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[1239a] [1] There being then, as has been said,1 three kinds of friendship, based on goodness, utility and pleasantness, these are again divided in two, one set being on a footing of equality and the other on one of superiority. Though both sets, therefore, are friendships, only when they are on an equality are the parties friends; for it would be absurd for a man to be a friend of a child, though he does feel affection for him and receive it from him. In some cases, while the superior partner ought to receive affection, if he gives it he is reproached as loving an unworthy object; for affection is measured by the worth of the friends and by one sort of equality.2 So in some cases there is properly a dissimilarity of affection because of inferiority of age, in others on the ground of goodness or birth or some other such superiority; it is right for the superior to claim to feel3 either less affection or none, alike in a friendship of utility and in one of pleasure and one based on goodness. So in cases of small degrees of superiority disputes naturally occur (for a small amount is not of importance in some matters, as in weighing timber, though in gold plate it is; but people judge smallness of amount badly, since one's own good because of its nearness appears big and that of others because of its remoteness small); but when there is an excessive amount of difference, then even the parties themselves do not demand that they ought to be loved in return, or not loved alikeā€”for example, if one were claiming a return of love from God. [20] It is manifest, therefore, that men are friends when they are on an equality, but that a return of affection is possible without their being friends. And it is clear why men seek friendship on a basis of superiority more than that on one of equality; for in the former case they score both affection and a sense of superiority at the same time. Hence with some men the flatterer is more esteemed than the friend, for he makes the person flattered appear to score both advantages. And this most of all characterizes men ambitious of honors, since to be admired implies superiority. Some persons grow up by nature affectionate and others ambitious; one who enjoys loving more than being loved is affectionate, whereas the other enjoys being loved more. So the man who enjoys being admired and loved is a lover of superiority, whereas the other, the affectionate man, loves the pleasure of loving. For this he necessarily possesses by the mere activity of loving; for being loved is an accident, as one can be loved without knowing it, but one cannot love without knowing it. Loving depends, more than being loved, on the actual feeling, whereas being loved corresponds with the nature of the object. A sign of this is that a friend, if both things were not possible, would choose to know the other person rather than to be known by him, as for example women do when they allow others to adopt their children, and Andromache in the tragedy of Antiphon.4 Indeed the wish to be known seems to be selfish, and its motive a desire to receive and not to confer some benefit, whereas to wish to know a person is for the sake of conferring benefit and bestowing affection.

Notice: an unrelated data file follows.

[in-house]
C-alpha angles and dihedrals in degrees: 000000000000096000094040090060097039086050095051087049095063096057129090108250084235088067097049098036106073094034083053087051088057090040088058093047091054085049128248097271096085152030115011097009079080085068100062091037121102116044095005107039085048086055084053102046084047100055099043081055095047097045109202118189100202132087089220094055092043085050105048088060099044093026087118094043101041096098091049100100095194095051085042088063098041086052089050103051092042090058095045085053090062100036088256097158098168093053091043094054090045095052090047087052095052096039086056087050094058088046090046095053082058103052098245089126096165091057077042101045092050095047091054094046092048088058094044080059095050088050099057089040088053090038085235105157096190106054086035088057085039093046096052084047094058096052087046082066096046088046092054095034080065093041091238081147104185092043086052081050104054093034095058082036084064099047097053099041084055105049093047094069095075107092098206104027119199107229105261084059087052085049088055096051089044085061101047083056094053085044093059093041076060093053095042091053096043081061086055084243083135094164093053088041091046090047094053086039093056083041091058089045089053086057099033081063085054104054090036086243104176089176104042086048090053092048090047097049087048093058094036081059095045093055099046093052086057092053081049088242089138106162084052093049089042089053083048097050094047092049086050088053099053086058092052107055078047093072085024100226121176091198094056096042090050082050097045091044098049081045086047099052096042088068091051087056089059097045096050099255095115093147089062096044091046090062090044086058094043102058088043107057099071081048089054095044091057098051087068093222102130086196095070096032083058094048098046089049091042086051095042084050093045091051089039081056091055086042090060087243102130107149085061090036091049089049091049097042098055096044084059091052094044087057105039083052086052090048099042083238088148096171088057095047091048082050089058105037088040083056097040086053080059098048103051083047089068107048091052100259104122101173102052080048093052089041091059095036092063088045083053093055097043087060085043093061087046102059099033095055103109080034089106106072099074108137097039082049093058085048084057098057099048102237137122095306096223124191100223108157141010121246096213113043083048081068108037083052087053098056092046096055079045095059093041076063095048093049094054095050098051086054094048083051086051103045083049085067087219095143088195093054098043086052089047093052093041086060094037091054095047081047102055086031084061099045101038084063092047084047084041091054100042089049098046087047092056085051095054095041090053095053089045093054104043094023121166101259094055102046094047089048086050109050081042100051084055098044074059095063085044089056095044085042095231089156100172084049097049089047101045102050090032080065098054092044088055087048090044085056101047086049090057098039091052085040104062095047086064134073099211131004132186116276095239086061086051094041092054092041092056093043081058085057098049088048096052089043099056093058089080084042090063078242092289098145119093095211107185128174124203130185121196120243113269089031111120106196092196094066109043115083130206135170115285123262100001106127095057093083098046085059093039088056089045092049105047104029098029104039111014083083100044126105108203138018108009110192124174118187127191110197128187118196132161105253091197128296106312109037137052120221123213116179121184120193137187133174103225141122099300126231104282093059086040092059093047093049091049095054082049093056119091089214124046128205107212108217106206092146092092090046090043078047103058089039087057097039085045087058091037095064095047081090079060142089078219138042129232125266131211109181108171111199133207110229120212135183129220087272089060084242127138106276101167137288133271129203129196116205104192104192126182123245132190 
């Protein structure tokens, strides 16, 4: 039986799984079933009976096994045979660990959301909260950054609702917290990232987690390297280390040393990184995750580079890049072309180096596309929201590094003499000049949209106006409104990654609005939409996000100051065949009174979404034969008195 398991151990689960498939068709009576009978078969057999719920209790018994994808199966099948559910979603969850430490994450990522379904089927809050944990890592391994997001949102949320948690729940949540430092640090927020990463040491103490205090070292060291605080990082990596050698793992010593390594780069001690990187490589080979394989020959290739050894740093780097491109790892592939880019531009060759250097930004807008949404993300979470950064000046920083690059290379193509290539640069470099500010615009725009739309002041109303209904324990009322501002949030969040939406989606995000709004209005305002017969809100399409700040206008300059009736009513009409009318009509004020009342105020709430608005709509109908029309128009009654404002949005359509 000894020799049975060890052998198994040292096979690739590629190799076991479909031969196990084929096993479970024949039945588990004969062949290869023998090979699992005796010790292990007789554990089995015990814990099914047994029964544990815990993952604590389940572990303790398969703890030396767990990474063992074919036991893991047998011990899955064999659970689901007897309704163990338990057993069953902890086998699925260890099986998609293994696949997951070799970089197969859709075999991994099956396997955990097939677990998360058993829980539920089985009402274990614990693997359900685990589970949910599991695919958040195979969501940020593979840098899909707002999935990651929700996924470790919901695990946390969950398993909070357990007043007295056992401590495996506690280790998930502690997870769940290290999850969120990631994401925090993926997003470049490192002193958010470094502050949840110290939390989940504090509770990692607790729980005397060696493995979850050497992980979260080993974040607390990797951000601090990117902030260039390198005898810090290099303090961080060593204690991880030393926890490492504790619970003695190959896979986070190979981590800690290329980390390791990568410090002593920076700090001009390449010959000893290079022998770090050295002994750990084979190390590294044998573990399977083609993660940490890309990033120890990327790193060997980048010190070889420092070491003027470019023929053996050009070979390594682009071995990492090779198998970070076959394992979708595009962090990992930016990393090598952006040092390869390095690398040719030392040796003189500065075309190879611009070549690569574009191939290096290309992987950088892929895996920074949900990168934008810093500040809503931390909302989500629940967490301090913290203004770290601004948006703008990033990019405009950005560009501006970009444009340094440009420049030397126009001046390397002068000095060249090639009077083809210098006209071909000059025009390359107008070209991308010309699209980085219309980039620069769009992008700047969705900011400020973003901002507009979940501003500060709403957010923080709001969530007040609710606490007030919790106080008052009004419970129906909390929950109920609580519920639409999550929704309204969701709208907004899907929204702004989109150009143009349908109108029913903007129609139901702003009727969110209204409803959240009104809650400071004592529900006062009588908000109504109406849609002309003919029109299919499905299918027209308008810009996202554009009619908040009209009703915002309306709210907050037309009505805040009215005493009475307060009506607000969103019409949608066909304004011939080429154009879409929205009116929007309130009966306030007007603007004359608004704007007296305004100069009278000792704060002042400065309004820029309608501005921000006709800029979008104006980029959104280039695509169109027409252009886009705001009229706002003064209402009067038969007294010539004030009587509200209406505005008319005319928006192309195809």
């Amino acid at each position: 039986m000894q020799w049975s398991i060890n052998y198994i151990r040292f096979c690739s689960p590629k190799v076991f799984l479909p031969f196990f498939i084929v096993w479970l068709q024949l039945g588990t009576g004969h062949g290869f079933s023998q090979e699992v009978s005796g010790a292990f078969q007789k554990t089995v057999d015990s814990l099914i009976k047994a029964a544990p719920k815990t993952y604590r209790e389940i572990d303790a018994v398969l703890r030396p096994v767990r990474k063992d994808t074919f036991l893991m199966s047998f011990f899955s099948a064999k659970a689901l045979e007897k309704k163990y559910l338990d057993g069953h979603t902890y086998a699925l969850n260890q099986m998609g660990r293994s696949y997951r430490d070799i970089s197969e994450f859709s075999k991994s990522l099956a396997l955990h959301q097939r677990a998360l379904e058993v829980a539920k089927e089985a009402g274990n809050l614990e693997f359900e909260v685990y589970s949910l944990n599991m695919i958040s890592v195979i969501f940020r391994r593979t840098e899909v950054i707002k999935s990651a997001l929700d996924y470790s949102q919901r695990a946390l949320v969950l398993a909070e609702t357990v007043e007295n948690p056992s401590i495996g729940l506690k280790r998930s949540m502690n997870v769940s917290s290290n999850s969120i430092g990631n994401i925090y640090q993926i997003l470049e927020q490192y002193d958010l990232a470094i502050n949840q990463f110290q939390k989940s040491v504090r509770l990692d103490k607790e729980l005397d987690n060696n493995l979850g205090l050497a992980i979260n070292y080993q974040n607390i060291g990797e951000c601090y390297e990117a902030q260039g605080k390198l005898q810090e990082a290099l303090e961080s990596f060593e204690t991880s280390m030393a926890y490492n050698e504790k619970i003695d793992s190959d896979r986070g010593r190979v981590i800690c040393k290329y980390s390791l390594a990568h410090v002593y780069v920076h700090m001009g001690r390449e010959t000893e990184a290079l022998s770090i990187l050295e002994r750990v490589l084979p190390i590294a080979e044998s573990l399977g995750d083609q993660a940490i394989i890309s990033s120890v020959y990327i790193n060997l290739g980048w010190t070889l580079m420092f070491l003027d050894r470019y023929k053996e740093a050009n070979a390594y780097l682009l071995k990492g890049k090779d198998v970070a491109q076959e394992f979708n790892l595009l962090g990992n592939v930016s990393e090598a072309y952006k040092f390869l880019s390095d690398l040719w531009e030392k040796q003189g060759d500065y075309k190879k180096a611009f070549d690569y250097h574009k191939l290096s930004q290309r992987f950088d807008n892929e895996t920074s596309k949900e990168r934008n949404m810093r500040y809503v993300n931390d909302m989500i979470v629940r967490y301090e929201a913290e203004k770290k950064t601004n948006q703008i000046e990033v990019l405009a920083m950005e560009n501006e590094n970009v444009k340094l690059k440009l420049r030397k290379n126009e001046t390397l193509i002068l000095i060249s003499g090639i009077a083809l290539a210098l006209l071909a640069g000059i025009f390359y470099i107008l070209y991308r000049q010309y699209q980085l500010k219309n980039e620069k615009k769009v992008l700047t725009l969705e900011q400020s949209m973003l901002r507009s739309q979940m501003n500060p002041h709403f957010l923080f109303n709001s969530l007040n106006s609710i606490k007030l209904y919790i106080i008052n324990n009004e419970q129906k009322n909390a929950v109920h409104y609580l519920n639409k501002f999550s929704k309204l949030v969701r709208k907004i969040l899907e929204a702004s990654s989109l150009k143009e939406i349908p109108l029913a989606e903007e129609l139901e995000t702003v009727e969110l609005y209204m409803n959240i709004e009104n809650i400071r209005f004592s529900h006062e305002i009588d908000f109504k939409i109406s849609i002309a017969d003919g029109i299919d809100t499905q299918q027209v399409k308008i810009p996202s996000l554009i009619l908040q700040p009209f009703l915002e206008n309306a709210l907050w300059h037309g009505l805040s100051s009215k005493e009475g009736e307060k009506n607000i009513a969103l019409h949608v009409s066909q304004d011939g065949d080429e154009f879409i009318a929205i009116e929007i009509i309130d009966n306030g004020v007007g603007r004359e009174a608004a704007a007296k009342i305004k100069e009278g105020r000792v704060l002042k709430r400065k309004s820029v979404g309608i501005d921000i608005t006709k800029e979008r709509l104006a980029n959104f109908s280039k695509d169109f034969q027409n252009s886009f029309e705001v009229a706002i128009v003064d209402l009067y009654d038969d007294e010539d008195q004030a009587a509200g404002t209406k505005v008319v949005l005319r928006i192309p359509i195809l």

1 See Aristot. Eud. Eth. 1236a 7-1237b 15.

2 i.e. proportional equality: see note on Aristot. Eud. Eth. 1238b 21.

3 Or 'one ought to expect the superior to feel . . .'

4 This poet lived at Syracuse at the court of Dionysus the elder (who came into power 406 B.C.). He is said to have written tragedies in collaboration with the tyrant; and he was sentenced by him to death by flogging (Aristot. Rhet. 1384a 9).

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  • Cross-references in notes from this page (2):
    • Aristotle, Eudemian Ethics, 7.1236a
    • Aristotle, Eudemian Ethics, 7.1238b
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